On the farm, we have many tools. But one tool is used more than any other. For us it is the dreaded Death Ray! “Death Ray” you ask; what in the world is that?? Let me enlighten you, it is a tool that strikes fear in the heart of all critters on the farm. The Death Ray is none other then….a water bottle!! Just a hand pump sprayer filled with the nastiest thing we could find, tap water! We have several of these around the farm.
We have found them very effective in dogs, cats, chickens, ducks, and goats. For the cats and the dogs it is used to repel them from counters and from the kitchen during meal times.
With chickens and ducks it is effective to keep them in the coop area during evening round-up and getting them away from the gate when we can not let them out due to weather.
The goats fear it the very most of all. When entering and leaving the goat’s area, the goats will try to barge their way around you to get to the milking area. You see that is where we store the grain we feed them. So for them it is an all you can eat candy store. For this reason we need to keep them out of this area. But when a 135 pound goat wants to go somewhere she goes and you are not going to stop her. So we have the Death Ray, with this powerful weapon even the most stubborn goat will run when the Death Ray is pointed at them. We have only needed to spray them a few times for them to get it. Now the meer sight of it will cause them back away from it.
An example of just how effective the Death Ray is; a few days ago while tending the goats. I placed the Death Ray on the gate during my chores. Well, as the gate closed the Death Ray fell from the gate and hit the ground. The goat scurried to the back of the barn to get away from it, all eyes firmly placed on this fearsome weapon. I then picked it up and put it away and peace was restored in the barn!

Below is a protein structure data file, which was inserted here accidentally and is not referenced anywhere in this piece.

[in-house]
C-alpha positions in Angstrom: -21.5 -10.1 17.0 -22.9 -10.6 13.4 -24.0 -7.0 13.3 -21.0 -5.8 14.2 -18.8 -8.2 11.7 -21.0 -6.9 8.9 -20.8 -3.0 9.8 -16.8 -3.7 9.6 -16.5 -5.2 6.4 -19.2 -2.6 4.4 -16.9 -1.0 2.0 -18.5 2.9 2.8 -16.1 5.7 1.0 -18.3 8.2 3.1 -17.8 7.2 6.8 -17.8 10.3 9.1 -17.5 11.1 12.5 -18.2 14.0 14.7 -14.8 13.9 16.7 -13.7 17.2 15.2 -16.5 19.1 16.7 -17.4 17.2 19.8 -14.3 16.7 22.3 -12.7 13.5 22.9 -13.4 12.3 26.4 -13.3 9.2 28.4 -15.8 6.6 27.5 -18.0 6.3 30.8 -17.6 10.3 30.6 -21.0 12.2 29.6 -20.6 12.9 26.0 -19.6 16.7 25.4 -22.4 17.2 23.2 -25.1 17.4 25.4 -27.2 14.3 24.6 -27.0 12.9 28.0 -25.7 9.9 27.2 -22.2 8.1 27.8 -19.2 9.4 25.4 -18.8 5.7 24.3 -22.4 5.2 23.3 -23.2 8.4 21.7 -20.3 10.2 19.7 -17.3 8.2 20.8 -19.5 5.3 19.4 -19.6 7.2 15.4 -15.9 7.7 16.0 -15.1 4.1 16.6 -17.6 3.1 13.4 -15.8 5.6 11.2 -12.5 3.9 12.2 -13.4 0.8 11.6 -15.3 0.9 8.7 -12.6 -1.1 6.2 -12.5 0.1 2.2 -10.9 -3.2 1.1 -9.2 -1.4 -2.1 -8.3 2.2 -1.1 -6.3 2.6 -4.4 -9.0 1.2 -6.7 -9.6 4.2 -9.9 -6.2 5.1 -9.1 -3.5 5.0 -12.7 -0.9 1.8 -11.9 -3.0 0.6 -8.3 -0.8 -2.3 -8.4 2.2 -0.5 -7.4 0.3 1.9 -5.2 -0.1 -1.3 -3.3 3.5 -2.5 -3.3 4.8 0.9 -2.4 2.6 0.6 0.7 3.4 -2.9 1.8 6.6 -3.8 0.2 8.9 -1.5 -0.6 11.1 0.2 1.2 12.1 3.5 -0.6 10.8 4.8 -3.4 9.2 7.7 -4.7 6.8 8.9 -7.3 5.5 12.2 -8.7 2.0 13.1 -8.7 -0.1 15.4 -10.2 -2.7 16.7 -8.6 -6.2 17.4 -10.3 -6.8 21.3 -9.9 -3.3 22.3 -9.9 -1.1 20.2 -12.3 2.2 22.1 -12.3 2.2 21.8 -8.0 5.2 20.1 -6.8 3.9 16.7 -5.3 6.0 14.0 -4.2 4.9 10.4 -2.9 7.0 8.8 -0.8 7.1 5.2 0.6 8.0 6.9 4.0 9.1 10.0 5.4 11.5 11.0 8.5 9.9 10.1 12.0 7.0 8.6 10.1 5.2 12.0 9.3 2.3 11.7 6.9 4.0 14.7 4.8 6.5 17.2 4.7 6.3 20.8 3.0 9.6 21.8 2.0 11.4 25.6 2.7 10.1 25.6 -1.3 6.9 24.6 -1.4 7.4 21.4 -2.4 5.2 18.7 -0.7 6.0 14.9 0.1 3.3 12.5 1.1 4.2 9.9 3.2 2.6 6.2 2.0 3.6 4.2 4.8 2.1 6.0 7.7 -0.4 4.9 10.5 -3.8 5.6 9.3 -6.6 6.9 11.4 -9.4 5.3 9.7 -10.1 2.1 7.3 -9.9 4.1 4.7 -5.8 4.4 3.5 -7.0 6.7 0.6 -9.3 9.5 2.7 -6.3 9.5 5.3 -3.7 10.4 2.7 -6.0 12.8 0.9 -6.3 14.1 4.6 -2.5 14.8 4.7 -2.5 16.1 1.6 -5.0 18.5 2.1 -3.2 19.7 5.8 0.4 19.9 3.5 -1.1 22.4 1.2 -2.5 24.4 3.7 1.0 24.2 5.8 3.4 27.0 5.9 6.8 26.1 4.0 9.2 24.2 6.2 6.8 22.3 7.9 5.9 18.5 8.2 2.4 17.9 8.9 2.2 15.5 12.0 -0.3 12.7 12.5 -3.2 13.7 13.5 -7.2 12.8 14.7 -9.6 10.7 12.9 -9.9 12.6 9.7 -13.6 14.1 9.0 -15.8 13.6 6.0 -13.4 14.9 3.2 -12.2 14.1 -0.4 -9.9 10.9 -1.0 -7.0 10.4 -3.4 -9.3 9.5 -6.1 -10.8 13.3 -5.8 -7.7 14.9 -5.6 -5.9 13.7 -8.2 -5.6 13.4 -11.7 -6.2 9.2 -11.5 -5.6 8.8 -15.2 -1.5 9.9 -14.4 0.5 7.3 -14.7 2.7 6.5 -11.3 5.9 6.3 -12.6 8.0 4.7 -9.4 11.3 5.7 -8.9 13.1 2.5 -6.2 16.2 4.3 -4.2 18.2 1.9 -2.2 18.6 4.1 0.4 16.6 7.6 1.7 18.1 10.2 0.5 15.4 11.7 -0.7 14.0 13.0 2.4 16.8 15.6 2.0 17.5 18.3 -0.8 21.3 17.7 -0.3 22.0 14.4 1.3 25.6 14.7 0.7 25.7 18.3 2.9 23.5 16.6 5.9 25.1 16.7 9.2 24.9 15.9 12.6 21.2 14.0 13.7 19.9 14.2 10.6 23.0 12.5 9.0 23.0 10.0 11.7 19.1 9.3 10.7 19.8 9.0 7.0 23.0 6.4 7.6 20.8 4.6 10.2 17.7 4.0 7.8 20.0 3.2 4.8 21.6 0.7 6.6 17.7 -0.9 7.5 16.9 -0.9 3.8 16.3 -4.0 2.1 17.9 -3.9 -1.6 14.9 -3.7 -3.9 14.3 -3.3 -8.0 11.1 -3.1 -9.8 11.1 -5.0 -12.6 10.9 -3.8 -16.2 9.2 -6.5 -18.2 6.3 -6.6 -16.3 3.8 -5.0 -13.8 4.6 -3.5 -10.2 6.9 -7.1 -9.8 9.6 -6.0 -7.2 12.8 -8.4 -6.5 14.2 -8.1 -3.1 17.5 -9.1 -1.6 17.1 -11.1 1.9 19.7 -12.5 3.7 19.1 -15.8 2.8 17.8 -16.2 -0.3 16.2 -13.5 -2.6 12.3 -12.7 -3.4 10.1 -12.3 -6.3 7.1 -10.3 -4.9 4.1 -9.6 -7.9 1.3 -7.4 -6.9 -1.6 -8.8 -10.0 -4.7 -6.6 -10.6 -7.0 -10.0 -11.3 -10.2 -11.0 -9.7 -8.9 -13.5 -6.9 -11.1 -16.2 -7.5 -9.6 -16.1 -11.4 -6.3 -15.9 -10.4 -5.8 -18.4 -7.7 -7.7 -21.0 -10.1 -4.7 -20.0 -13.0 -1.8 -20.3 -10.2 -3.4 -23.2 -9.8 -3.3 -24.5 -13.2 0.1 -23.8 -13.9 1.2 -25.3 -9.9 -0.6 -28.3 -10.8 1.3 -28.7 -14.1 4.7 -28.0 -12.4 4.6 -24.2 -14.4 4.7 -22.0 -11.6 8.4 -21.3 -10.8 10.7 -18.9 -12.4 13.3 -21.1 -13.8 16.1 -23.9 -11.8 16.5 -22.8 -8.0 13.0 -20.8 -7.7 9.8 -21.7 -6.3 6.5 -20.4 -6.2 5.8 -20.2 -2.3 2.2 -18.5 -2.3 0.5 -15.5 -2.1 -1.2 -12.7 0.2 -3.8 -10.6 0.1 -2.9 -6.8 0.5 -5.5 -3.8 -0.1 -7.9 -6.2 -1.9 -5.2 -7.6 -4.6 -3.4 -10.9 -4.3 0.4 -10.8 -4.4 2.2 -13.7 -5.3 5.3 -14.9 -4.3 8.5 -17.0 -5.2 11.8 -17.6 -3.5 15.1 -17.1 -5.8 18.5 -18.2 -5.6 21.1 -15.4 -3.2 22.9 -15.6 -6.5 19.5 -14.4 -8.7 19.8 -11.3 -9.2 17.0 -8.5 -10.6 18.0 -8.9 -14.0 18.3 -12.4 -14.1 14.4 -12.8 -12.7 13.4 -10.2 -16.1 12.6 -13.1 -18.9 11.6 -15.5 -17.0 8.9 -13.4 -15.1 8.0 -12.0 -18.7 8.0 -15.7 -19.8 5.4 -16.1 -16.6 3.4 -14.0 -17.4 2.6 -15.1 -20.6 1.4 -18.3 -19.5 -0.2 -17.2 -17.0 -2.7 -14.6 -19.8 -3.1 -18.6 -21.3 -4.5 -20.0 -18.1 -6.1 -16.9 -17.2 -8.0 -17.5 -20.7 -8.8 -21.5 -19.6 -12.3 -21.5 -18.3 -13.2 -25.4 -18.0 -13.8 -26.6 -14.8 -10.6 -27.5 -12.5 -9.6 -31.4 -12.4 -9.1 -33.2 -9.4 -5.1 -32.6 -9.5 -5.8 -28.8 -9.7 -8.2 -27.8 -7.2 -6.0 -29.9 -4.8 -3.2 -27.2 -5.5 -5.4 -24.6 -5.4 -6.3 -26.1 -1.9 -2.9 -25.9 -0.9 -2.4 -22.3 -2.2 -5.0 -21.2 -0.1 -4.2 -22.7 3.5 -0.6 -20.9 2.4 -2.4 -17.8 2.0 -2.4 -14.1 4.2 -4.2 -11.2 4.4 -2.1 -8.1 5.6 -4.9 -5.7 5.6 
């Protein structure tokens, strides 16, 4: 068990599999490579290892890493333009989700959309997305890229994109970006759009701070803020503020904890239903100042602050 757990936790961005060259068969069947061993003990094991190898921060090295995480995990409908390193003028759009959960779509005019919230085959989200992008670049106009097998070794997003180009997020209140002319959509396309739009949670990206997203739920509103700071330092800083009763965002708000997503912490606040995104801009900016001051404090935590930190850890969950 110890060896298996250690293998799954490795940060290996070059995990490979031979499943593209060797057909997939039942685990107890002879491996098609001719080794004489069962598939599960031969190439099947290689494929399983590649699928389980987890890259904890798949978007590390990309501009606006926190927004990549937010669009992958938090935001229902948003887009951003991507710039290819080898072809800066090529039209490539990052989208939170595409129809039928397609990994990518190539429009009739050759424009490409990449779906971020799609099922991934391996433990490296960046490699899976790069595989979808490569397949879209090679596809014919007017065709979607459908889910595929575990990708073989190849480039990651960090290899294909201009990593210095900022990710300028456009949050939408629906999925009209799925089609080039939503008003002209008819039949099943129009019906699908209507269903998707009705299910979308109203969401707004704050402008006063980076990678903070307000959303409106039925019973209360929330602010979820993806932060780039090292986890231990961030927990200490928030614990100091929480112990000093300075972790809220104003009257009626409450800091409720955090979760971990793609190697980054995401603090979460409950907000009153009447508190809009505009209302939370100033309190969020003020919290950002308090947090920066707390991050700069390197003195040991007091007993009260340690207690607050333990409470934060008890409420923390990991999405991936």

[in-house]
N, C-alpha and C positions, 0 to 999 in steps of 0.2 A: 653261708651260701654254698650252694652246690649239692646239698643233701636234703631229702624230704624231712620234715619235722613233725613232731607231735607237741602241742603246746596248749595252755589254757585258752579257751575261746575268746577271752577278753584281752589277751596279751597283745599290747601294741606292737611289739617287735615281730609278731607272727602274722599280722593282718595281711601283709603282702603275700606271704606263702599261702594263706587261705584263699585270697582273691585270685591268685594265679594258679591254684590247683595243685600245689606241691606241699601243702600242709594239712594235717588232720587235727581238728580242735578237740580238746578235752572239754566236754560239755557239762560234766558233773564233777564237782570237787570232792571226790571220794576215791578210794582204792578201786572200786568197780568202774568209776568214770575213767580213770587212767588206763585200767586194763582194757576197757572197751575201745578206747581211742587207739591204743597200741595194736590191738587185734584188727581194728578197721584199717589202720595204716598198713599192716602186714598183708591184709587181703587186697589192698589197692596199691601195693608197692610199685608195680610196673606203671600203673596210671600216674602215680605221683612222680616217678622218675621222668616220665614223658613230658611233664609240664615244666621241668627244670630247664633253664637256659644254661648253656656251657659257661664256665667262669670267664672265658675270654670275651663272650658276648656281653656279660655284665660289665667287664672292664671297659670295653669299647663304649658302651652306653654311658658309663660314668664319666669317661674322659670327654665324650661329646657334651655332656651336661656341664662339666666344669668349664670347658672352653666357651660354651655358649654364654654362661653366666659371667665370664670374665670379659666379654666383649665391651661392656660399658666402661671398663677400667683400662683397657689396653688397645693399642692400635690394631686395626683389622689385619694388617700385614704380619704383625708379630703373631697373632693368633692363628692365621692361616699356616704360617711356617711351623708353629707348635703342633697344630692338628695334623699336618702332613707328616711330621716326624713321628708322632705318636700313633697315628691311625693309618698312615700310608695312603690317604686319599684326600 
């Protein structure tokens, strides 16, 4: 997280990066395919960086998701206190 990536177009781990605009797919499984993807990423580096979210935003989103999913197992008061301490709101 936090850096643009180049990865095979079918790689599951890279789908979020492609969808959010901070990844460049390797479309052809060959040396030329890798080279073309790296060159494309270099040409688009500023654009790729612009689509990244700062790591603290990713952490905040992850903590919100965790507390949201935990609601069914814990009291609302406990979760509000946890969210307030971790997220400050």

Our goats love to run and play; when we have time we go out into the pasture with them. It is for some goat bonding time, with the cooler weather the goats love to start on one end of the pasture and run at full speed to the other where we are standing. There is only six of them but you do get a sickening feeling when six goats each weighing around 100 pounds come running toward you at full speed. Do you move or not that is the question? Our largest goat is 135 pounds and our smallest goats are 90 pounds. So there we are with the thundering herd coming ever closer. I keep my eye on Harriet, our big girl if she hits me I am going over hard. Michelle is watching too trying to make small movements to dodge them all. Then here comes Sugar, one of our small does. She crashes into Michelle’s leg, she finds out just how hard of a head they really have! Both are fine until the next time…………….!
We planted a large in ground garden this year. With tomatoes, squash, sweet corn and sun flowers for the goats. All summer we watched and waited for the sun flowers to grow and mature. They grew well, the 50 plants did well in this virgin soil. As the cooler weather came the sun flowers died and started to dry. We had plans to harvest the seed heads over the winter and feed to the goat as a special treat. Being that the growing season was over I turned off the electric fence surrounding the garden. One a bright, cool day I went out to pick some seed heads for the goats. What I found was empty stalks. Each and every seed head were gone. The deer had gone in and helps themselves to the flowers and did not even brother to say thank you! This will not happen next year!
As the weather turns colder we keep working on all the things that need to be done before winter hits hard. One of those things is to put some lights under the chicken coops. Lights? you ask? read and follow along. During the winter when the snow is flying and the wind is howling the chickens and ducks do not go and roam the yard. The wind does bite, to the tune of 30 below zero wind chill as recorded on our weather station. So needless to say they do not go out in the cold and wind and will stay under the coops. But for them to lay they need 14 hours of “daylight” per day! So to help with this we installed some outdoor string lights under the coops. With three sides closed in to give them some shelter from the wind it was very dark under there. So now even if they spend the day under there they will still get their “sunlight” for the day!